This is a great practice, if you can manage!

The phrases “when finished” (Do other people know when they’re finished with things? :thinking: ) and “never open a second by accident” remind me that we don’t all live in the same universe :rofl:. Distractions and interruptions – plus the occasional “Let me load this in a second window to make sure the plugin/theme/css-hack behaves as expected, before I close this one” moment – can combine to make these ideals aspirational, rather than reliable.

In case anyone else runs Tiddlyhost in browser tabs that can get lost among other windows, I find it helpful to pin the Tiddlyhost account console as first tab in a window, and keep all my active TiddlyWiki sessions within that set of tabs. Then after using Chrome’s “Name Window…” command to name that window (something like ———tiddly, which stands out visually even in a long list), I can use a keyboard shortcut to access that named window. So I’m no longer scanning for my TW tabs like needles in a haystack after work sends me on a wild internet chase. :slight_smile:

All this is a bit of a digression from OP, but my strong vote is for something like tiddlyhost to be the default for new users, with all other save options being for those already sold on the power of the code, and interested in other solutions.

Perhaps tiddlyhost would need help to scale for this – and/or should offer free hosting only for a limited amount of time and/or within a limited storage ceiling. This would still be a much better deal than most “freemium” software.


To reduce the likelyhood of overwritting the same wiki from a second tab and browser I have done a fair bit of research. It is hard to document a complete solution but hope I will in time. At least to avoid two tabs of the same wiki its worth opening a wiki in a named tab, follow a link using a target parameter. This sets the window name. You can use javascript to do this as well.

If you pin a named tab it retains its window name.

What I have found is the target/windowname can be set to the wikis domain or filename, then you can construct the target parameter from any link. So via this method if you open another link to the same wiki it will to open it in the same tab. If the target tab has unsaved changes you are warned.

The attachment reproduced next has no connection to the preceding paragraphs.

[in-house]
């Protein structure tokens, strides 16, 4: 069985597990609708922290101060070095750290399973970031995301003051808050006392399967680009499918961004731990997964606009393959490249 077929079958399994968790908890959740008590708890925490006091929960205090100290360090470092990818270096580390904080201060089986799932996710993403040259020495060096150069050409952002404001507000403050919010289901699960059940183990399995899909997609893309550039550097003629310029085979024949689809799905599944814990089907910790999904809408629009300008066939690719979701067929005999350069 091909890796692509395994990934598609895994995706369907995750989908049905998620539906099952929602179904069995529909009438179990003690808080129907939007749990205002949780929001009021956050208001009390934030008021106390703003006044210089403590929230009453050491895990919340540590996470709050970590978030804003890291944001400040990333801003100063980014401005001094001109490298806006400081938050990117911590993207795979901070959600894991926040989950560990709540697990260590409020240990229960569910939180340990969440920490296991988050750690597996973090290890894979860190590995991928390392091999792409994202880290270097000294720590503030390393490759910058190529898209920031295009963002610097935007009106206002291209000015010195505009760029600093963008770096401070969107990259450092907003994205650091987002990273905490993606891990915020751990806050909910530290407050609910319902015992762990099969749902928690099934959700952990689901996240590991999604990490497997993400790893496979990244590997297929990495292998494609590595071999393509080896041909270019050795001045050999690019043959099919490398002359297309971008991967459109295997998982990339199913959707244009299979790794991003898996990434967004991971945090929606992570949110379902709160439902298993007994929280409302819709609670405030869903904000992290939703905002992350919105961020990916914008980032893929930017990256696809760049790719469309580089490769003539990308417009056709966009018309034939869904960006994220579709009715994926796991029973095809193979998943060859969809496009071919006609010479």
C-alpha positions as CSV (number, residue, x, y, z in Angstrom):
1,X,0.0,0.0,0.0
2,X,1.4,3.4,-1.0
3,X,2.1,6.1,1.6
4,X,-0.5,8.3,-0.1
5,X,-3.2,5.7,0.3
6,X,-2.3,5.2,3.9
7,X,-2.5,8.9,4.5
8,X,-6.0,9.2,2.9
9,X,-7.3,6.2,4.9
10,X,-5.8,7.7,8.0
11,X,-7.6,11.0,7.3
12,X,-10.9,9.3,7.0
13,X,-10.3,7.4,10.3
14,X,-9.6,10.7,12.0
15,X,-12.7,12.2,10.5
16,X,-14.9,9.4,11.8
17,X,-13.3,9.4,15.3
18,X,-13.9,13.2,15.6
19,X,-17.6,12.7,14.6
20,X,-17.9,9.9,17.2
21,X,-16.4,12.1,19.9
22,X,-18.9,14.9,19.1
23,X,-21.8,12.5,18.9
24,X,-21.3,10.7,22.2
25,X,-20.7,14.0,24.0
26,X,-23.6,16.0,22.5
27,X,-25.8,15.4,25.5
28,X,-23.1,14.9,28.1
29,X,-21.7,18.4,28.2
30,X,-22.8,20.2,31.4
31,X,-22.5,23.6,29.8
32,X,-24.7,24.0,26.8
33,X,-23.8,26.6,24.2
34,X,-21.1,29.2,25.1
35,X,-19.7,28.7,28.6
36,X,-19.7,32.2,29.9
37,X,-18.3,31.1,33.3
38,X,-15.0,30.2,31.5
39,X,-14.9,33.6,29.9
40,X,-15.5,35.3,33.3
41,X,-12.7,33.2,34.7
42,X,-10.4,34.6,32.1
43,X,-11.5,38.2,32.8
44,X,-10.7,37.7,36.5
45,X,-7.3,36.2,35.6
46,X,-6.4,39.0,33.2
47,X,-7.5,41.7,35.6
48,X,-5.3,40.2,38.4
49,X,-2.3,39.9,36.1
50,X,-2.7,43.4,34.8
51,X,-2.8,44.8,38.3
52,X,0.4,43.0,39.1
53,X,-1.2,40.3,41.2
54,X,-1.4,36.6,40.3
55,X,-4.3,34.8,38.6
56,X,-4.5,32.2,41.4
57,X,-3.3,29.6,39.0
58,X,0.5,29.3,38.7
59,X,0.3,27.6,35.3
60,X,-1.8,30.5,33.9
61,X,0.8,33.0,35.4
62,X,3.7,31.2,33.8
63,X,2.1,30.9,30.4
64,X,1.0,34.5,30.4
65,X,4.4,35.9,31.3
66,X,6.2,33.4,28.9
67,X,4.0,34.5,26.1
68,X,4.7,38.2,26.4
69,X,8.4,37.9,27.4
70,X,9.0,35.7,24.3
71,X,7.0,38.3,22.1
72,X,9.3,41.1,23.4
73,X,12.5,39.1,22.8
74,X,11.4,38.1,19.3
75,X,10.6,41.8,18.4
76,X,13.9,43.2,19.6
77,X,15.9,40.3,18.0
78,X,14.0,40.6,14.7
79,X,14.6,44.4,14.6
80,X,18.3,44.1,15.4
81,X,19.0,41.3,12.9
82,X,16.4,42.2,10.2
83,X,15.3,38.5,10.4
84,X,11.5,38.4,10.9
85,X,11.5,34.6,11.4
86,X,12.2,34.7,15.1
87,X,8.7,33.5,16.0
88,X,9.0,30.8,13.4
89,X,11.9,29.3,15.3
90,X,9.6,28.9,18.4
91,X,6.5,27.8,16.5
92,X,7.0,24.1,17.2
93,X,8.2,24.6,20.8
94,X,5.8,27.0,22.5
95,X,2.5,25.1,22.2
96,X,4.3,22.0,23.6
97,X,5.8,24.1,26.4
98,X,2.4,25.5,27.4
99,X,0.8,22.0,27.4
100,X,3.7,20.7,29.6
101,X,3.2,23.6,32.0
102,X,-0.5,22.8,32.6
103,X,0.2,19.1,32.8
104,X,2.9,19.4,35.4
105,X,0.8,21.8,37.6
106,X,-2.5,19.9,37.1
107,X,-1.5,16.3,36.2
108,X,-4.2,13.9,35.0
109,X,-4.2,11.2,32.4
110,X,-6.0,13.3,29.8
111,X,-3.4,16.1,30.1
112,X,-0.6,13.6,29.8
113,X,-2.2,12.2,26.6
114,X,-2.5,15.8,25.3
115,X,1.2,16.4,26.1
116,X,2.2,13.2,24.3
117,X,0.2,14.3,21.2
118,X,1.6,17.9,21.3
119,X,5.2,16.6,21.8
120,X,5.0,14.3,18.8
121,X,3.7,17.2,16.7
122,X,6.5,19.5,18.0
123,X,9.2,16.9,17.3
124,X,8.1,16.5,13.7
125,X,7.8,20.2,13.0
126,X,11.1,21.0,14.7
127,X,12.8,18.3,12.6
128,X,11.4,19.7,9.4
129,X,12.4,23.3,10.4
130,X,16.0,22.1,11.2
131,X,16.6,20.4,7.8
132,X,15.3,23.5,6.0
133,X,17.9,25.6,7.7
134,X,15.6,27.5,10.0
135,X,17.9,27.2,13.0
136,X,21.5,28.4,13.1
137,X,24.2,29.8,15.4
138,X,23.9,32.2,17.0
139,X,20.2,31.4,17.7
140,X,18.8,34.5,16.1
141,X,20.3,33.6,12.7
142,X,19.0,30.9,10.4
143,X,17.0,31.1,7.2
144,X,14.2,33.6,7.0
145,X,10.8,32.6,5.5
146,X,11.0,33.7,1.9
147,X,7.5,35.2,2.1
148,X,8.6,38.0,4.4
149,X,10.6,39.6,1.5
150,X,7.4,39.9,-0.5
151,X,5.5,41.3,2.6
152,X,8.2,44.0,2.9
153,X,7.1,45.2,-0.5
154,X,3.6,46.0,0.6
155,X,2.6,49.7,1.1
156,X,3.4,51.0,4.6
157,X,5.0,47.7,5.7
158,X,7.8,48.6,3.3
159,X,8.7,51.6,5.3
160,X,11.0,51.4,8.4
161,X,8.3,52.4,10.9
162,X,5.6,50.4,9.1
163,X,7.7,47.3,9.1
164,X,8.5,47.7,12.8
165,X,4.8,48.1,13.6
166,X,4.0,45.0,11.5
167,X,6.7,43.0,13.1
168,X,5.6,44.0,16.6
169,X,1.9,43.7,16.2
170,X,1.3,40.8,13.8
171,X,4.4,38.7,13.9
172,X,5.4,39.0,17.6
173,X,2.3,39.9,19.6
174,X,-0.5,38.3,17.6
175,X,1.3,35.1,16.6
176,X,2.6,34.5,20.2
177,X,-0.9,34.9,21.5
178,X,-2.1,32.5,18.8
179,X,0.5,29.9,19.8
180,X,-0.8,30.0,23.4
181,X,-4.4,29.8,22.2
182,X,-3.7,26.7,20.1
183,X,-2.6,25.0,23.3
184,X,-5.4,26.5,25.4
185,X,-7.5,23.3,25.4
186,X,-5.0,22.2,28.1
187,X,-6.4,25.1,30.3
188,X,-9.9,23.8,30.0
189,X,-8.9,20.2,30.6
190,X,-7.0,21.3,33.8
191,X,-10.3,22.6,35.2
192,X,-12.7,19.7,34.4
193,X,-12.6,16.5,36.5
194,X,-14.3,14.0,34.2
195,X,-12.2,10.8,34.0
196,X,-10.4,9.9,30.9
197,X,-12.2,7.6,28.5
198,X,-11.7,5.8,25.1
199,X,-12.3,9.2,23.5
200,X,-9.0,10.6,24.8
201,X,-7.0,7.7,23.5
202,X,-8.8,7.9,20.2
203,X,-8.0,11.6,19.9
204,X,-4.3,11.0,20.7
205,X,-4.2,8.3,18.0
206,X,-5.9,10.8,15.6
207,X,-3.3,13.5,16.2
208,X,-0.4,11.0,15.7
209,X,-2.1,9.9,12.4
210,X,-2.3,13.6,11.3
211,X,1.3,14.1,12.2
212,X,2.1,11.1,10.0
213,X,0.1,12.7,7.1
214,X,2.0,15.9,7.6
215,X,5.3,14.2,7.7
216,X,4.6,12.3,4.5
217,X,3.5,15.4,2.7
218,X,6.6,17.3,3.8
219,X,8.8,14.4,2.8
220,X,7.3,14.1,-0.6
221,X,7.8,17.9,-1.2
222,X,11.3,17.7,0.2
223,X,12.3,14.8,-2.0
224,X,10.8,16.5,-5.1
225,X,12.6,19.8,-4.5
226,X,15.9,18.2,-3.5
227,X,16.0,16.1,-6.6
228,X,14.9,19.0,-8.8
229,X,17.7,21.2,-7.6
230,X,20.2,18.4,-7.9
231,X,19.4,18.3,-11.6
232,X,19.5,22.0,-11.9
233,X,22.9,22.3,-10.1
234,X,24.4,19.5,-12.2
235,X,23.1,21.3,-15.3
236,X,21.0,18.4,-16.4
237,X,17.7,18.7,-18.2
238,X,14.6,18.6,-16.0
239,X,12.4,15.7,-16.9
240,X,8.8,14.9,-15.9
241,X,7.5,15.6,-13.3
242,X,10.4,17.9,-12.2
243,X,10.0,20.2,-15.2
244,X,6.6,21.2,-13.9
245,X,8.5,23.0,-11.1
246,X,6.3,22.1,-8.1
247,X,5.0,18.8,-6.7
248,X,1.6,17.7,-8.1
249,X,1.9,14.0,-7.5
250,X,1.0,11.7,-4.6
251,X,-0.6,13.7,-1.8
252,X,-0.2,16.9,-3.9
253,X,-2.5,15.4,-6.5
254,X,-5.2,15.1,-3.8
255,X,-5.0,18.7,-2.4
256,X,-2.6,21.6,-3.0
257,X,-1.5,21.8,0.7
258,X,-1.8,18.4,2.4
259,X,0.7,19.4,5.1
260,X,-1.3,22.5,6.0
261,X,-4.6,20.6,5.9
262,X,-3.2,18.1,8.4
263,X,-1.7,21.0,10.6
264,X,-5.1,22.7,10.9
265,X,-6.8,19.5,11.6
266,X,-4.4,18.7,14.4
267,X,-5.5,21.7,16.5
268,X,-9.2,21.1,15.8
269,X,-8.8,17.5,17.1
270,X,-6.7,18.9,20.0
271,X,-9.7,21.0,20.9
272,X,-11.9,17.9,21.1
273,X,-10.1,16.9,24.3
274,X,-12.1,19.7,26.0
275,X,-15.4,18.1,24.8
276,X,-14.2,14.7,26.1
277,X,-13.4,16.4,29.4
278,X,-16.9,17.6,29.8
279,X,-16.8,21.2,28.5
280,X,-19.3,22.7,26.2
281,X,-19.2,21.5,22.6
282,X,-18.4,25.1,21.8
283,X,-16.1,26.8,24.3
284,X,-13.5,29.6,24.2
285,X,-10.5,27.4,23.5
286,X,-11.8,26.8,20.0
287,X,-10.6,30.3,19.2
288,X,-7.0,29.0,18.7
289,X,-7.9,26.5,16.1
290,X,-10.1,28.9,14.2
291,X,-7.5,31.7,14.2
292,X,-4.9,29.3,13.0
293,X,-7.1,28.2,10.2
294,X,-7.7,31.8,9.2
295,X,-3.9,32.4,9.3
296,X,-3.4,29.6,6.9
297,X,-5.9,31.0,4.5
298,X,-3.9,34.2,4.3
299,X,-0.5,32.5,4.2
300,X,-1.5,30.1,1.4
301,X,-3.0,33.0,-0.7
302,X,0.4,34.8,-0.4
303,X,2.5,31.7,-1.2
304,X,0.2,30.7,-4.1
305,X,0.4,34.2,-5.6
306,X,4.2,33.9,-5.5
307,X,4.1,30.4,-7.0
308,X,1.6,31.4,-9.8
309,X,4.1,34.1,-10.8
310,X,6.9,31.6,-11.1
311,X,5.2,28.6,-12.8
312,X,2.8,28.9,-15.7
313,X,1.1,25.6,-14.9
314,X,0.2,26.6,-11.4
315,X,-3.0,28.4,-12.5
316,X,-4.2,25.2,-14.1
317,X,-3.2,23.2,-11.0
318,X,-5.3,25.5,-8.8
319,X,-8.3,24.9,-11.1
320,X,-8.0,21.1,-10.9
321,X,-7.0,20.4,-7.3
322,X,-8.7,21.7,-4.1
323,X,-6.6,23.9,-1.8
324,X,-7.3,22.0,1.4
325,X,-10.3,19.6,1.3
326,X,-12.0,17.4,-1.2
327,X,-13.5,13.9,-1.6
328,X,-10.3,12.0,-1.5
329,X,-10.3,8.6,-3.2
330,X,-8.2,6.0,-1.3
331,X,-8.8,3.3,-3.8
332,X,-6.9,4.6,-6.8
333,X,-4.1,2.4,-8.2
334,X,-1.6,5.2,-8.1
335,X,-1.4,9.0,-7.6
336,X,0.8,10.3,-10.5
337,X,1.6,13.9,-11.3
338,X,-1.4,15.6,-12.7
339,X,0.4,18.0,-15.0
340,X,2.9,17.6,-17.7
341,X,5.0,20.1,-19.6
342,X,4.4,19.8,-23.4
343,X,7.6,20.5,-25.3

I have also discovered how to capture the browser brand and access a cookie with a device name that once combined with a username allows a unique checkout amonst various tab / browser / device / user combinations.

Virtually every other modern webapp handles saving and syncing between devices with little to no issue, zero user set-up, and zero user input.

Tiddlywiki’s philosophy is not really special in any way that should prevent this from being the case for it too.

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Tiddlywiki dosen’t have a back-end, other modern web apps are run on remote servers that handle the syncing and saving.
The bit of Tiddlywiki’s philosophy that makes this not like other web apps is that it is running as a single html file in your browser so that you own and control it, there isn’t someone elses server to do the heavy lifting required to have the zero-setup saving and syncing between different devices.

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This argument really isn’t very convincing to me.

Own and control what exactly? The data? The specific instance of the app on my device?

Many apps have encryption to protect your data, have the ability to create txt or md backups, even automatically, so one owns their data.

Many apps are open-source and can demonstrate that the instance of the app on your device is fully under your control, and that this control can’t just be taken away.

I think what is happening is that the way in which the app was initially designed, which was at one time a reasonable means of tackling the issues in question here, is now being confused with the philosophy as to why it was designed that way. We now have better ways of handling these issues, than we used to. The philosophy of Tiddlywiki isn’t in question, but the best way of building an app that works with said philosophy, in 2023.

Convincing or not, it is a single html file. The way that tiddlywiki works means that it is completetly on your device, to make it so that it isn’t the case changes the nature of what it is in a pretty fundamental way.